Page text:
How To Start Budgeting | Fix and Maintain Your Budget in Singapore
Budgeting | Lifestyleby Priyadarshini 10 July 2023
It’s never easy to figure out how to budget, especially when we’ve just received our first income. Where do we begin with so many needs and desires to consider? The problem of “how to start budgeting” as part of the adulting milestone is undoubtedly familiar to the majority of 20-somethings out there.
When you have a disposable income from your job, it’s easy to become confused about the difference between essentials and luxuries. Because categorizing our spending is a subjective process, we may misunderstand a ‘desire’ and mistake it for a ‘need.’
How To Start Budgeting?
Differentiating between wants and necessities
First and foremost, prior to budgeting, we must distinguish between needs and desires. Needs are non-negotiable or permanent expenses required for one’s existence and well-being. Wants, on the other hand, are negotiable and changeable expenses spent on non-essentials and luxuries.
Wants are influenced by one’s lifestyle, whereas needs are influenced by one’s lifestyle. As a result, prioritizing your requirements should come before considering or attempting to afford any wants.
Chalk Out a Budget
Once we’ve determined what defines requirements and desires, we can begin categorizing them. This is where a budget sheet can help. The budgeting worksheet will essentially track and summarise two major components: income and expenses. Comparing the cost of requirements to your income flow is critical in determining how much financial leeway you’ll have.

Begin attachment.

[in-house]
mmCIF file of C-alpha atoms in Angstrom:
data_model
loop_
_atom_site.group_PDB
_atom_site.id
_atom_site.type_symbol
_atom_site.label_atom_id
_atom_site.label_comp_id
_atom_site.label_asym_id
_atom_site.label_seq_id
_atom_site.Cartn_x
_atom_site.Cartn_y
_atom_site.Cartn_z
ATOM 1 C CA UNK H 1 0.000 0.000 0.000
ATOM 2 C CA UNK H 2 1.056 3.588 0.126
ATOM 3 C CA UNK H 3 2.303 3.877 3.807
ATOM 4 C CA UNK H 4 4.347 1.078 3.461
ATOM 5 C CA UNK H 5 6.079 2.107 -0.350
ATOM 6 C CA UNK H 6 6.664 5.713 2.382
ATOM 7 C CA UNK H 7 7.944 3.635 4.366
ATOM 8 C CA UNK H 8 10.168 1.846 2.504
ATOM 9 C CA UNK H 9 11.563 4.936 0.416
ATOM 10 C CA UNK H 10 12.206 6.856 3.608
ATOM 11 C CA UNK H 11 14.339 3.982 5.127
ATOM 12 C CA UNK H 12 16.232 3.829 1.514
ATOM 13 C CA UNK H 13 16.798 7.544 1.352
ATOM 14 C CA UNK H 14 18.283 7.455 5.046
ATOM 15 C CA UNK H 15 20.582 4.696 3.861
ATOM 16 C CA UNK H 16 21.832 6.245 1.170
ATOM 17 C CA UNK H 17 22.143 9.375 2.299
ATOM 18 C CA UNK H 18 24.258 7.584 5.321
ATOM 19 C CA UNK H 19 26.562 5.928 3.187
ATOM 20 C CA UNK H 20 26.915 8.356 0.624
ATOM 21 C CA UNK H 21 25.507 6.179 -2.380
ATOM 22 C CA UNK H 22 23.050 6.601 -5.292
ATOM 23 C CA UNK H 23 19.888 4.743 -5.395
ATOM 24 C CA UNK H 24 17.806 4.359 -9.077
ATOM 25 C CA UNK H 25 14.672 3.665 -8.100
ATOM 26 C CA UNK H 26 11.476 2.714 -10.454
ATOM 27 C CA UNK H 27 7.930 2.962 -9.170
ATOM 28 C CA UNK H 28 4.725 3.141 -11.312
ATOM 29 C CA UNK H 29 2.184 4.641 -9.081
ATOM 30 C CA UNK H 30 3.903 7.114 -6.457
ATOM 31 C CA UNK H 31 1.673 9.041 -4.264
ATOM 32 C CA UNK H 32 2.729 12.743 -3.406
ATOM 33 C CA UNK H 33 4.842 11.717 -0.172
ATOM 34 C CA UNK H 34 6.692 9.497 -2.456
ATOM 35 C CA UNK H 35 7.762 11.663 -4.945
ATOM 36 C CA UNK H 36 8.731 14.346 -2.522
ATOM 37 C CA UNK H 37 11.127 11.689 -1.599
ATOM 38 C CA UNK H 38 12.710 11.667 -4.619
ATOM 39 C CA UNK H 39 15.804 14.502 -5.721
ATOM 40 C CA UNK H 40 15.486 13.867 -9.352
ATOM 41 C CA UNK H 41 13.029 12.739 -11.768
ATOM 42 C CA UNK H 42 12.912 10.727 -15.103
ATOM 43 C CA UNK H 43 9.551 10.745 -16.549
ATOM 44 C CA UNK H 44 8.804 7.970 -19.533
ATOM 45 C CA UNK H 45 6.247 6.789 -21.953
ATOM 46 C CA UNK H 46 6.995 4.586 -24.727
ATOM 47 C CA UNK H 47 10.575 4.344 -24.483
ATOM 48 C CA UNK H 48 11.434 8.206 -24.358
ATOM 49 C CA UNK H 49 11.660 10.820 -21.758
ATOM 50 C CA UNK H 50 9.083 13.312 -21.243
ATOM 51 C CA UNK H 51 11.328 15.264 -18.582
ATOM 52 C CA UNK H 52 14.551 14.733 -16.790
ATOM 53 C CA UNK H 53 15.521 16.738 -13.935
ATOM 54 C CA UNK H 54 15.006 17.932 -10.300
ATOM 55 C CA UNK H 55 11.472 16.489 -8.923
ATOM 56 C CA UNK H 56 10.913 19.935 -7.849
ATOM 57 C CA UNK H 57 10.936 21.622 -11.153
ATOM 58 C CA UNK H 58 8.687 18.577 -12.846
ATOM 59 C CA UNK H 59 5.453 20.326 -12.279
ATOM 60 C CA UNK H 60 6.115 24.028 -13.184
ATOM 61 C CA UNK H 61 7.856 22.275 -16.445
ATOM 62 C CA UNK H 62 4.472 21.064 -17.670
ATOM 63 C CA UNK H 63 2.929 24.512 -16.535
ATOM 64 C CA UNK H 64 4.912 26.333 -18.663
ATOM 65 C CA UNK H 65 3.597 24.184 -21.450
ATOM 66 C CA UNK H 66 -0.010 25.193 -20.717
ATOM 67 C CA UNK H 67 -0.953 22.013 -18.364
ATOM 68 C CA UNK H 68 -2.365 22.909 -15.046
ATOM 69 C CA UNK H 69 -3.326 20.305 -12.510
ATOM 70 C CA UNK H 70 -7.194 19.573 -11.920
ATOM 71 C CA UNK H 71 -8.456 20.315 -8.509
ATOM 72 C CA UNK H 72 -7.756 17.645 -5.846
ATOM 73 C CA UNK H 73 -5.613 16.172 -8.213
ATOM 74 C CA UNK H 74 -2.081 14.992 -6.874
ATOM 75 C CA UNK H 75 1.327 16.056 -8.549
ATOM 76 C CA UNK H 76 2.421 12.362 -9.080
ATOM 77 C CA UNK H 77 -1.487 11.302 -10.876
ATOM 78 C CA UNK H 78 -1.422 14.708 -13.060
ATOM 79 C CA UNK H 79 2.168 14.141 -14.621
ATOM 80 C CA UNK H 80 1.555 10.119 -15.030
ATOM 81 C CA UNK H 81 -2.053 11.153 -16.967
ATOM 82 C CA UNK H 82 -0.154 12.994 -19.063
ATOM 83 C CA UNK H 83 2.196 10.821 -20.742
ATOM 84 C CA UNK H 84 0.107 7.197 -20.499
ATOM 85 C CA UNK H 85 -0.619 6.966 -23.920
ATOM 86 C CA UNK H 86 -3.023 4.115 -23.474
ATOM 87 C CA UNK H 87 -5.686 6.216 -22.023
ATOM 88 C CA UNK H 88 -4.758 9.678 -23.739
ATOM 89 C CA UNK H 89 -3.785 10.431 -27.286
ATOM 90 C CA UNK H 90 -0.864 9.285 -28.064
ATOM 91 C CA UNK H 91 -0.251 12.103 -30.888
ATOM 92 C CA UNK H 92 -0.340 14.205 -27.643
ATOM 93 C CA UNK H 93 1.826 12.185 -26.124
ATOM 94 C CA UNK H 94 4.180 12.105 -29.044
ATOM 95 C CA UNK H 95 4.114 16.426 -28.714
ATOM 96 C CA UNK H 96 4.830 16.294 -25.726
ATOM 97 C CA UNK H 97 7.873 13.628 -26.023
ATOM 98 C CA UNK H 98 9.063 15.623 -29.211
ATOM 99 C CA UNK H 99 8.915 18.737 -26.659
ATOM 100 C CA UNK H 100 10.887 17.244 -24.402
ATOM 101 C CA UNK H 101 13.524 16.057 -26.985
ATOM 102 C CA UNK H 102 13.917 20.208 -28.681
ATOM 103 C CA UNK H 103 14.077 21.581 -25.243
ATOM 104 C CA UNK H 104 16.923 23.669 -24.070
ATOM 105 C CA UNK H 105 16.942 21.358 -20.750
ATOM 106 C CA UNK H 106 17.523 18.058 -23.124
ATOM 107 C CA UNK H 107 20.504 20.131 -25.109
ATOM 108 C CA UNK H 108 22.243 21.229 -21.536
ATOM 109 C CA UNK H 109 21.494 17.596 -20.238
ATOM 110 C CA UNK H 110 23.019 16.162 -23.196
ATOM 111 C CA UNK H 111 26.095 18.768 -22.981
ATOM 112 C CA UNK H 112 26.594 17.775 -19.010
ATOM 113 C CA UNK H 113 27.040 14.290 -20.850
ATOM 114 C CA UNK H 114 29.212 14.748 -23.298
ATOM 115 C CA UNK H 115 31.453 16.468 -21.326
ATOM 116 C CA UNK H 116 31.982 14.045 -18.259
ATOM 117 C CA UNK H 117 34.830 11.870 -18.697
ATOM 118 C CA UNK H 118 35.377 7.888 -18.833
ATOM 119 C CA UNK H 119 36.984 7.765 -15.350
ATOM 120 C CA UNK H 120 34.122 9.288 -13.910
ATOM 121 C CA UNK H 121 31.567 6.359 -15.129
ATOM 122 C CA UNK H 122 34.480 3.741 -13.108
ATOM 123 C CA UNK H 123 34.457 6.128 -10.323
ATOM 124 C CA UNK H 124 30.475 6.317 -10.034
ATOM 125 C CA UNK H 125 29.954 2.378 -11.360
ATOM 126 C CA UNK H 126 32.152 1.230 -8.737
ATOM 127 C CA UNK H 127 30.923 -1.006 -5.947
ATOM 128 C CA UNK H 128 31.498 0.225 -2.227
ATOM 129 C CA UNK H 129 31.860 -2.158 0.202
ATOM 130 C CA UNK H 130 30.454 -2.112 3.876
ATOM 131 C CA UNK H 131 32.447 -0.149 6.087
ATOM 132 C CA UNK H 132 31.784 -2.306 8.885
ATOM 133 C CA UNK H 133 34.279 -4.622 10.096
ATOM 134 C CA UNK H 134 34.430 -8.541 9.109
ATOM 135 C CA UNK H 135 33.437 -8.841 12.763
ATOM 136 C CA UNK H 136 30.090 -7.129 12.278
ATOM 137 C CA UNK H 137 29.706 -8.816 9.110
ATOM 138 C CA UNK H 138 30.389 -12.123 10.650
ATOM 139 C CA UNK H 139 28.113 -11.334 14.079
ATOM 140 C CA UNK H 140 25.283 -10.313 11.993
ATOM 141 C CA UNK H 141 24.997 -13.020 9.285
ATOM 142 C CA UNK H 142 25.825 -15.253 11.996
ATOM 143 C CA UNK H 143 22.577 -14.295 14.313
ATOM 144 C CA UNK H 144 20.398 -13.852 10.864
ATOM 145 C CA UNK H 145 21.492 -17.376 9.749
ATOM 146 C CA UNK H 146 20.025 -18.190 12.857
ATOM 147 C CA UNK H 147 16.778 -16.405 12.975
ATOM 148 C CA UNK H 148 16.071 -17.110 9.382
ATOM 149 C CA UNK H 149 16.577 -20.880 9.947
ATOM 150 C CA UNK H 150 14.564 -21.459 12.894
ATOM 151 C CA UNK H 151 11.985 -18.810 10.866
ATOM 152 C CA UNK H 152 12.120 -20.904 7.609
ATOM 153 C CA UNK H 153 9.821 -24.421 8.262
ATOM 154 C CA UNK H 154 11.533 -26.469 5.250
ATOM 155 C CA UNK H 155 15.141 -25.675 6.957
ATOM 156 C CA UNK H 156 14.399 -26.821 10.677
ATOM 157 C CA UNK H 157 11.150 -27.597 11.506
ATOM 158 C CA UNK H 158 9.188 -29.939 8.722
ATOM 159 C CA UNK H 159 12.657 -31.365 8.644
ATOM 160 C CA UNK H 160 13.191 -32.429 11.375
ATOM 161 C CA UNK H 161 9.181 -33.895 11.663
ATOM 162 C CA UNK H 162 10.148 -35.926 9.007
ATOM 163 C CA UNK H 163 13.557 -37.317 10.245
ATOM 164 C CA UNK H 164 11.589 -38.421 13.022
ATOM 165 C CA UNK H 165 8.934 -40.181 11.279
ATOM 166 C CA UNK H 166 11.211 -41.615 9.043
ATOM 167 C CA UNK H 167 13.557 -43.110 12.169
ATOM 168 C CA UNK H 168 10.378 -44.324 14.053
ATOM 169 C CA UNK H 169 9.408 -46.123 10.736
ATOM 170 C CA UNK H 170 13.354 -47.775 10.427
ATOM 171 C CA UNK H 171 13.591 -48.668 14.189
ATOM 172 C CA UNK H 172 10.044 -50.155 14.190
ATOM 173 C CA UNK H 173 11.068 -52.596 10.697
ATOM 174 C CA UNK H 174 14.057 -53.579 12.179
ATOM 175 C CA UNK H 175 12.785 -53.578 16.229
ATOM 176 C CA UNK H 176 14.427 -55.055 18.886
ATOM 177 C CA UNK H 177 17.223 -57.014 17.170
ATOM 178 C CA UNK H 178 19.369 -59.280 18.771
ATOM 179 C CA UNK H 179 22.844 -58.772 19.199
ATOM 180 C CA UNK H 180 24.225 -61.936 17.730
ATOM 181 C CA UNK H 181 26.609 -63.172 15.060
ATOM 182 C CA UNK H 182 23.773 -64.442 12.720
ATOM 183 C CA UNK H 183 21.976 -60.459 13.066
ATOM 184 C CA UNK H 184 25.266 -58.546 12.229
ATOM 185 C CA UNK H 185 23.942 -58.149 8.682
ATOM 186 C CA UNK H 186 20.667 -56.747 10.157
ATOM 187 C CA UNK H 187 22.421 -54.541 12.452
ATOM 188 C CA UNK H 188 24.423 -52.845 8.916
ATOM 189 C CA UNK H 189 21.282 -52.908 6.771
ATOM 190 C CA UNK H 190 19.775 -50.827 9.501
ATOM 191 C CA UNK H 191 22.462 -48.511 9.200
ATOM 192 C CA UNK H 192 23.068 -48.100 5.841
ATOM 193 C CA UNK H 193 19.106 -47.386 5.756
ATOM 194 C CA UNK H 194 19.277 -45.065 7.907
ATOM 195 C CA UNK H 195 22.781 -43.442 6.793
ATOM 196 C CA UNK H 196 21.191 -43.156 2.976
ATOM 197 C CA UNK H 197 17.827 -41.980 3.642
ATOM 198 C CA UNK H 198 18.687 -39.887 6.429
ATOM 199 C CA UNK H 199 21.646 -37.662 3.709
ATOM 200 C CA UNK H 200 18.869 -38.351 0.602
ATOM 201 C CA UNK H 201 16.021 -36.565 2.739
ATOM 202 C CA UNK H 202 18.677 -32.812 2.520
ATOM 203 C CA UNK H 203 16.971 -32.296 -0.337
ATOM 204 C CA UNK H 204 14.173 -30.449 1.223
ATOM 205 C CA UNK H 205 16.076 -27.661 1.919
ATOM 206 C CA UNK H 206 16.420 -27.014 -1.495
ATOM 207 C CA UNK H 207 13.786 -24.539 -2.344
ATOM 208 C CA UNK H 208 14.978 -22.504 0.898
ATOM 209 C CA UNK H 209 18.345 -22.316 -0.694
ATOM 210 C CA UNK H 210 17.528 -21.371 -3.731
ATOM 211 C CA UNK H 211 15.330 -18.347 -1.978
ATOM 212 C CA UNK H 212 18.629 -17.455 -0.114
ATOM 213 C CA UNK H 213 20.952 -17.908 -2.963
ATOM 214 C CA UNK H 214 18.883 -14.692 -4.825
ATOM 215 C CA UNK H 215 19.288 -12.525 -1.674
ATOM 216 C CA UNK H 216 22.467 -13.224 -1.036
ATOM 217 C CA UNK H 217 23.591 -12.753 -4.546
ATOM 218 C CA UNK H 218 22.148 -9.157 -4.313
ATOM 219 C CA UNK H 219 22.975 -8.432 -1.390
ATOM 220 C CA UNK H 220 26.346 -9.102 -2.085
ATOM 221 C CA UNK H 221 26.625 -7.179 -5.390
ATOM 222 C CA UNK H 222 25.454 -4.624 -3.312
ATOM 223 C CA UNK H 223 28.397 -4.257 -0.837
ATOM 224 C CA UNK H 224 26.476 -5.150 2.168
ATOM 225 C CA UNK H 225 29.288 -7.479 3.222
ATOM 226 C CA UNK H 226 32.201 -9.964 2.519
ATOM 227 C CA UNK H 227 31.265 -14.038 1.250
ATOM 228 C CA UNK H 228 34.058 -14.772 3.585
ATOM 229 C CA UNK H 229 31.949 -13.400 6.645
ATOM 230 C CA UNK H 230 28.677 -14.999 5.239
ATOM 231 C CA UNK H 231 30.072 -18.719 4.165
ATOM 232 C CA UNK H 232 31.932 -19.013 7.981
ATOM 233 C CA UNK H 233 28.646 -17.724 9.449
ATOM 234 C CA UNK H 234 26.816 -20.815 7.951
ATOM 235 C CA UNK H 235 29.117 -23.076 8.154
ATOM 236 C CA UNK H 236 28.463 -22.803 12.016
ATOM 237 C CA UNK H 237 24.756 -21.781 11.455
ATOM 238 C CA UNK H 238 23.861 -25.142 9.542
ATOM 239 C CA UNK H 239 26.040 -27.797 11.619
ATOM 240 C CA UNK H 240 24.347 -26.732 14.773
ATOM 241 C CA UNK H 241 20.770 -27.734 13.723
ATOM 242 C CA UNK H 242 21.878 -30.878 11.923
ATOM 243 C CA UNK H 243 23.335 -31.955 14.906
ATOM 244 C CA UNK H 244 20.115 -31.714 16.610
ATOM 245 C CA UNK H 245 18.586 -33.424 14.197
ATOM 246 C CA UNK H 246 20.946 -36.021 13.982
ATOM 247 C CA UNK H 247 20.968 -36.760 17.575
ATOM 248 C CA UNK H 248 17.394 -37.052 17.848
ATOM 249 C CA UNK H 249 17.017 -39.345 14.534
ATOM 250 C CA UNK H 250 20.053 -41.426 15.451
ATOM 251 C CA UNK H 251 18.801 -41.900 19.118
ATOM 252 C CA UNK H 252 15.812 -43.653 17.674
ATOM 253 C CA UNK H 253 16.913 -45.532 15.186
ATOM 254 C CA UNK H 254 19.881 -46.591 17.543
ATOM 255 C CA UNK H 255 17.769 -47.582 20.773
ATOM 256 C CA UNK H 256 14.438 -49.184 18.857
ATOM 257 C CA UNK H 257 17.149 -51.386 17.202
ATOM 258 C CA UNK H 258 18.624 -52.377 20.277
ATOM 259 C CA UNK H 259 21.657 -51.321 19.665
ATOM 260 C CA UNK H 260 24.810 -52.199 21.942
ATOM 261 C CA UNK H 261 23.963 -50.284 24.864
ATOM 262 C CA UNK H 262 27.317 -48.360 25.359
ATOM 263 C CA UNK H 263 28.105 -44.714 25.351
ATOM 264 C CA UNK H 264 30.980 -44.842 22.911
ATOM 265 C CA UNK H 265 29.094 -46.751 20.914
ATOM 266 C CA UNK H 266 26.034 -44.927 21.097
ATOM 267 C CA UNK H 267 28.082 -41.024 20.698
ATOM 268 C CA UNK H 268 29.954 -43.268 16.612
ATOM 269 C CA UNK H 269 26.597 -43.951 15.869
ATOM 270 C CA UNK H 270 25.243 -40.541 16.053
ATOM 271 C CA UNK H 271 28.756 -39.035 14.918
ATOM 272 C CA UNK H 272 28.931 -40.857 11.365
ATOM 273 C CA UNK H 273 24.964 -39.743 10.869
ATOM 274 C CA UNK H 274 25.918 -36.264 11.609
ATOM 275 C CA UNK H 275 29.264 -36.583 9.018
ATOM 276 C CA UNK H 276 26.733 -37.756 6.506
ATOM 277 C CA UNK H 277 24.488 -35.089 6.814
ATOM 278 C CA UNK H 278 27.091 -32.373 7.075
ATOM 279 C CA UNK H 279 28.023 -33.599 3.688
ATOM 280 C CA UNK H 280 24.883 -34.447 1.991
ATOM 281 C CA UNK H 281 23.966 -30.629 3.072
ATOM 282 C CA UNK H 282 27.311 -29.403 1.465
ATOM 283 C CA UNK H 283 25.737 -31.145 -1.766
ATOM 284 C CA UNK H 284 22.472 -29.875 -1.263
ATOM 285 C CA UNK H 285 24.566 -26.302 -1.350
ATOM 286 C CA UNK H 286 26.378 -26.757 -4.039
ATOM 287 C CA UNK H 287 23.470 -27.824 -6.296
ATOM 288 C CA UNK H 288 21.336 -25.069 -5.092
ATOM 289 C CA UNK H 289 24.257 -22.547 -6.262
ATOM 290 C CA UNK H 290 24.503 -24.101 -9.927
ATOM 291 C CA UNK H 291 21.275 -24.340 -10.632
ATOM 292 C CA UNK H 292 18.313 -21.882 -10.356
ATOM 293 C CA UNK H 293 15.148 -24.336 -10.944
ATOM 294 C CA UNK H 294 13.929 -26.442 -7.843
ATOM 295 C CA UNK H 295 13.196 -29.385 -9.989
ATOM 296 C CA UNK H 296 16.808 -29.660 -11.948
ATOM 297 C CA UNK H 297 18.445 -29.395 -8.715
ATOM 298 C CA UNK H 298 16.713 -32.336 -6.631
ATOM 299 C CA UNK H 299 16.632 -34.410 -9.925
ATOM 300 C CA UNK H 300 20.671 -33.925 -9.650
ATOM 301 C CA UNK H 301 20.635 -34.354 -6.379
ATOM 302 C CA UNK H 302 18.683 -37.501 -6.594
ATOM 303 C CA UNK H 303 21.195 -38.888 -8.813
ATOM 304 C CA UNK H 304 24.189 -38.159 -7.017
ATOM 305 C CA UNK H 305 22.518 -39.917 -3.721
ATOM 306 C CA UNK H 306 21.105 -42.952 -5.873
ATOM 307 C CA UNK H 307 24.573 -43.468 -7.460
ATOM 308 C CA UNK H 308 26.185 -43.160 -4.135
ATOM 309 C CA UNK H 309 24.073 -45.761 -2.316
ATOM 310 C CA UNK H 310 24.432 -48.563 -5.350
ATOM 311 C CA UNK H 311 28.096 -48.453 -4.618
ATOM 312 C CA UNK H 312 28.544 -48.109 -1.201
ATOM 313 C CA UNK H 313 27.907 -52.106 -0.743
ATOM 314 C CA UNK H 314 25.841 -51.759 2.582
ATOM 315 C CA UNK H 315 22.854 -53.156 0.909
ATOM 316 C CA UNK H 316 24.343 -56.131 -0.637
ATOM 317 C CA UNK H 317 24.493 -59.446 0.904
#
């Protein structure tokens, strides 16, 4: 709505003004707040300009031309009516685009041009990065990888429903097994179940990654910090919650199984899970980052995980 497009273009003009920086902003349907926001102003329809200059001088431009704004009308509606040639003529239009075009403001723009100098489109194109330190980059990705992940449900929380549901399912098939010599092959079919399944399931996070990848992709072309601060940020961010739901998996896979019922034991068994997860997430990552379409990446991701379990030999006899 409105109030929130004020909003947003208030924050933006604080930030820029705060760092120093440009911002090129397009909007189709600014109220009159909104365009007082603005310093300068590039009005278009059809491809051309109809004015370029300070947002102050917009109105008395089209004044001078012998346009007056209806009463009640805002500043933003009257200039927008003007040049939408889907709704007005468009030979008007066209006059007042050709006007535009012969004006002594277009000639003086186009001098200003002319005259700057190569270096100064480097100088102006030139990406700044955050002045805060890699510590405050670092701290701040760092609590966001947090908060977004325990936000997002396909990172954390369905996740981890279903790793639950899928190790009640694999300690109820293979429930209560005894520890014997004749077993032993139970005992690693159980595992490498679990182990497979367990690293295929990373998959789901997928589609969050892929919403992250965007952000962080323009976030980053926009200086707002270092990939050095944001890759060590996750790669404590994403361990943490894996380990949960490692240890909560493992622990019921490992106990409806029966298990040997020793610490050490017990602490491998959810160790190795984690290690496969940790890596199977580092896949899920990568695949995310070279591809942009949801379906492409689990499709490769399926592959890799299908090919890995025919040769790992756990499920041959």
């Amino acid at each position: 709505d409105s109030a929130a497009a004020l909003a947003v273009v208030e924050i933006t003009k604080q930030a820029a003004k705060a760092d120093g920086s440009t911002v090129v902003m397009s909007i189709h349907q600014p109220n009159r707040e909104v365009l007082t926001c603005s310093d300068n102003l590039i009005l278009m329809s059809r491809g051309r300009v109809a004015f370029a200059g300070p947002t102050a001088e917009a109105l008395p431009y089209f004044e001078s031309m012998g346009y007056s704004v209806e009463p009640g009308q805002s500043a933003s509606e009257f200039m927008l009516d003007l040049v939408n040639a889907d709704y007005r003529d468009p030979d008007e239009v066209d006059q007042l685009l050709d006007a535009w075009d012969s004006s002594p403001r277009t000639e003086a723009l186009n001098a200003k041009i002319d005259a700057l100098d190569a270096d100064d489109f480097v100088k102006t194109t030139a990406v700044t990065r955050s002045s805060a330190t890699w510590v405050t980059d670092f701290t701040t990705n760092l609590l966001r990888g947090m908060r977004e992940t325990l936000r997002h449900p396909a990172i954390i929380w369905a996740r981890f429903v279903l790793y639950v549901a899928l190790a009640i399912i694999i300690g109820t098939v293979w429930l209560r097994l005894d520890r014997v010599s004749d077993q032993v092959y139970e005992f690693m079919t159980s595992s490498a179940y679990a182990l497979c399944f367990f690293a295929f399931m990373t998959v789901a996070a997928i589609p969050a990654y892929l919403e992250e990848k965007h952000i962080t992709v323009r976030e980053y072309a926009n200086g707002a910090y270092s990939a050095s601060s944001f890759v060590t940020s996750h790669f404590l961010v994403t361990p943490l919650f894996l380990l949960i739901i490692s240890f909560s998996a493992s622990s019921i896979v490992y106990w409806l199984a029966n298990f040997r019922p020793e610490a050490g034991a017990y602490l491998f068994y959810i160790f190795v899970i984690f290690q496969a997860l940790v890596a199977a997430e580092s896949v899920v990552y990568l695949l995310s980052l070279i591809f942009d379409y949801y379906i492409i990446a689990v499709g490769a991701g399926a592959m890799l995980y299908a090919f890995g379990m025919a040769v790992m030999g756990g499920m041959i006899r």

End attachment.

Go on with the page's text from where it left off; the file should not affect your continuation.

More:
The income column on a budget sheet refers to all of the sources of money that flow in each month, whether active or passive. Add all of these values together to get your total monthly income. Meanwhile, the expenses tab on a budget sheet keeps track of your monthly estimate and actual expense. This can be further broken down into necessary vs needless expenditures.
Mixing wants and needs
When the line between necessities and wants is clear, everything is good. But what happens when the line between the two becomes blurred? Mistaking some wants for needs is a typical error that many individuals fall into. Typically, such problems occur when we become habituated to certain desires and begin to perceive them as objects or experiences that we cannot live without.
Here are a few elements to examine in order to recognize and detect the difference more clearly:
- Expense duplication
- What you choose to spend your money on is important
Some expense overlaps may include both wants and needs in a single category. A common example would be internet service.
Your savings account will be your lifeline – How To Start Budgeting?
“You should always save for a rainy day,” as the saying goes. These statements resonate especially true in light of our epidemic situation over the last two years. Here are some clever methods for encouraging improved saving habits.
The 50/30/20 rule
The 50/30/20 budgeting guideline is a common approach to keep track of your expenditures and save money. This system serves as a guideline for working-class families to focus on the big picture, i.e. saving for retirement and unforeseen circumstances, while maintaining a decent standard of living.
- 50 percent = requirements
- 30 percent = desires
- 20% equates to savings and debt reduction
By allocating a specific percentage to your expense components, you can avoid overspending and/or acquiring more debt.
Target tracking entails keeping track of two of the greatest monthly expenses, such as food and hobbies. Once you’ve determined how much you spend each month on these two items, you’ll be able to gradually reduce your overall spending until it decreases by 10%.